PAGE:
ONLY ON ABC7NEWS.COM: Two dog deaths spark concern about lack of regulations for dog trainers

ByMichael Finney and Randall Yip KGO logo
Monday, July 8, 2019
EXCLUSIVE: Little oversight of dog trainers despite canine deaths
EMBED <>More Videos

Two Bay Area men are scheduled to answer charges Monday in Contra Costa County Superior Court on charges of eight felony counts of animal abuse and neglect.

SAN RAMON, Calif. (KGO) -- Two Bay Area men are scheduled to appear in Contra Costa County Superior Court on charges of eight felony counts of animal abuse and neglect.

Defendant Gary Reynolds is the owner of NorCal K-9. Devon Ashby is a co-defendant in this case. He worked as a trainer for NorCal K-9.

Prosecutors say a dog named Gunnar died while under the care of NorCal K-9. They also say seven other dogs under the company's care were found to be under extreme duress and presenting health problems.

A judge also ordered Reynolds not to train or take care of animals during this trial.

This is one of at least two recent incidents in Contra Costa County in which a dog allegedly died under a trainer's care. The other case involves not only the death of a dog, but accusations of breach of contract and failure to provide services for two other owners. With an estimated 89 million pet dogs in this country, concerned pet lovers and professionals are calling for more regulation of the dog training industry.

RELATED: Santa Clara couple says dog died in care of local trainer

"Dolly, Dolly, whoa. Go get it." Jane Creswell plays with her dog Dolly at her home in San Ramon.

She says Dolly hasn't been the same since being attacked by a dog's trainer's own dog a year ago. Jane's other dog Kenzie died in the same attack.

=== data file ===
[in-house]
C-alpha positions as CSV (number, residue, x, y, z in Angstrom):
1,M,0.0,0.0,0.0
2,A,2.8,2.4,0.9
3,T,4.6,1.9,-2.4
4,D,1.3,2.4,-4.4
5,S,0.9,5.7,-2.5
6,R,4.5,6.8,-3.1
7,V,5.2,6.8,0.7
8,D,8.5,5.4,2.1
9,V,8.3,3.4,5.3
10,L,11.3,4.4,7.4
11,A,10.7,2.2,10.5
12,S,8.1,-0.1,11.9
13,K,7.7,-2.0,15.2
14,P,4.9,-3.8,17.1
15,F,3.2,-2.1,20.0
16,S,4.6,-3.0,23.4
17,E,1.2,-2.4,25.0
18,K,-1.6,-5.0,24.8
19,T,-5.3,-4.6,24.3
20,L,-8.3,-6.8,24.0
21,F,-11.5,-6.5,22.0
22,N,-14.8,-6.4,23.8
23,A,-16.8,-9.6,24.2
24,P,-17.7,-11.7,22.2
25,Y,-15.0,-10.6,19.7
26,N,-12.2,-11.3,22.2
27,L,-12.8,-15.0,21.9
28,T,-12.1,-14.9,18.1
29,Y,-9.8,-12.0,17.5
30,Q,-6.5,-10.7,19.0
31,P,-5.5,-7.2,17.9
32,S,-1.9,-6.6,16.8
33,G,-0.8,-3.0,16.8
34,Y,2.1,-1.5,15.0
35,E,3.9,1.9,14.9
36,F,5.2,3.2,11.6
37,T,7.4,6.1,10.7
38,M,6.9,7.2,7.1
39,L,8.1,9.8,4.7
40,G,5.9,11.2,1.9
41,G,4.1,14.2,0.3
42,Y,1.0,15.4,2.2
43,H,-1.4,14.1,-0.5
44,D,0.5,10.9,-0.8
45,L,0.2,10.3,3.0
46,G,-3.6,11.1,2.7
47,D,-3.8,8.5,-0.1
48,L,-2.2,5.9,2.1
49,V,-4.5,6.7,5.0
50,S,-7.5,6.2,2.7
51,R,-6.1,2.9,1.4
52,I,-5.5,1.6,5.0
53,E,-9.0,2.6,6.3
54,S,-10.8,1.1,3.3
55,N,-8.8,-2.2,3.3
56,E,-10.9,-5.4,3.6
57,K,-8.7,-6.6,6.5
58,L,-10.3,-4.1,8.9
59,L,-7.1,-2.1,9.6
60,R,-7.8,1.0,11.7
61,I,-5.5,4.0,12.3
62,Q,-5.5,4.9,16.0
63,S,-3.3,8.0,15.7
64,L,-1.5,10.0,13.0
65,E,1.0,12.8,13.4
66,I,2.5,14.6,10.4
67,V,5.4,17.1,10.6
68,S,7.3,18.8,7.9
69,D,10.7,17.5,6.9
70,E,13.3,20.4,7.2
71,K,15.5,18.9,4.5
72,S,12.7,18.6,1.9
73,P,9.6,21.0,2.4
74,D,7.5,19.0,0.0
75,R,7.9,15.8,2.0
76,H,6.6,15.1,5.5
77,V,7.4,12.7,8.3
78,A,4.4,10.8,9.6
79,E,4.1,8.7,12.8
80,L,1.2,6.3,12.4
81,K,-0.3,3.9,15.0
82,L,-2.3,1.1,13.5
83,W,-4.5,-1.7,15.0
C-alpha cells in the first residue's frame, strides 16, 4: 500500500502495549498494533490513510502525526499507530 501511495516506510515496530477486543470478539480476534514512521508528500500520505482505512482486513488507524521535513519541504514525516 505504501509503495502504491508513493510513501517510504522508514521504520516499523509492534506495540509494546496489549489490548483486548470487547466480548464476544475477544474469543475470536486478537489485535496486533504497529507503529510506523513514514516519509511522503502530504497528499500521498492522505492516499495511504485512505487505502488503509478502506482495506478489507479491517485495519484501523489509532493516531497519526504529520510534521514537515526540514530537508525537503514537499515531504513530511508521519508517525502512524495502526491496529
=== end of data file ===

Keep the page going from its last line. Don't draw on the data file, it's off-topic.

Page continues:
The San Ramon woman and her husband went on vacation and left their dogs in the care of a woman by the name of Dawn Smith.

"Almost two days later I received a call back from her frantic, telling me that she had been walking my dogs and a pit bull came and killed Kenzie and she saved Dolly," Creswell said.

Creswell said Smith later admitted it was her dog, and not a pitbull, which killed Kenzie and severely injured Dolly. She believes Kenzie died at an apartment where Smith was believed to have lived at the time.

A lawsuit filed last year by another dog owner against Smith accused her of breach of contract and fraud for failing to provide the services paid for. The attorney dropped the case when process servers could not locate Smith to serve her the necessary legal papers.

7 On Your Side too attempted to contact Smith for this story, but we were unsuccessful.

Last summer Smith did speak by phone to ABC7 News about the death of Kenzie. She said her dog must have escaped his kennel while she was out shopping. Smith told ABC7 News at the time she was no longer in the dog training business and had no income to pay for Creswell's expenses. However, she pledged to pay Creswell back for the $26,000 in vet bills for Kenzie's care.

To date, Jane says she hasn't received a single payment.

7 On Your Side learned of at least two other pet owners who also have had complaints about Smith. Lucy Alvarez sent her dog, Princess, to Smith to learn better social skills with plans to send a second dog for training as well. Lucy says she reluctantly allowed Smith to use a shock collar on Princess after Smith convinced her the shock would be minimal. She regretted the decision.

"The second time was worse," said Alvarez. "The first time she was a very nervous little dog, but the second time she was a very scared little dog."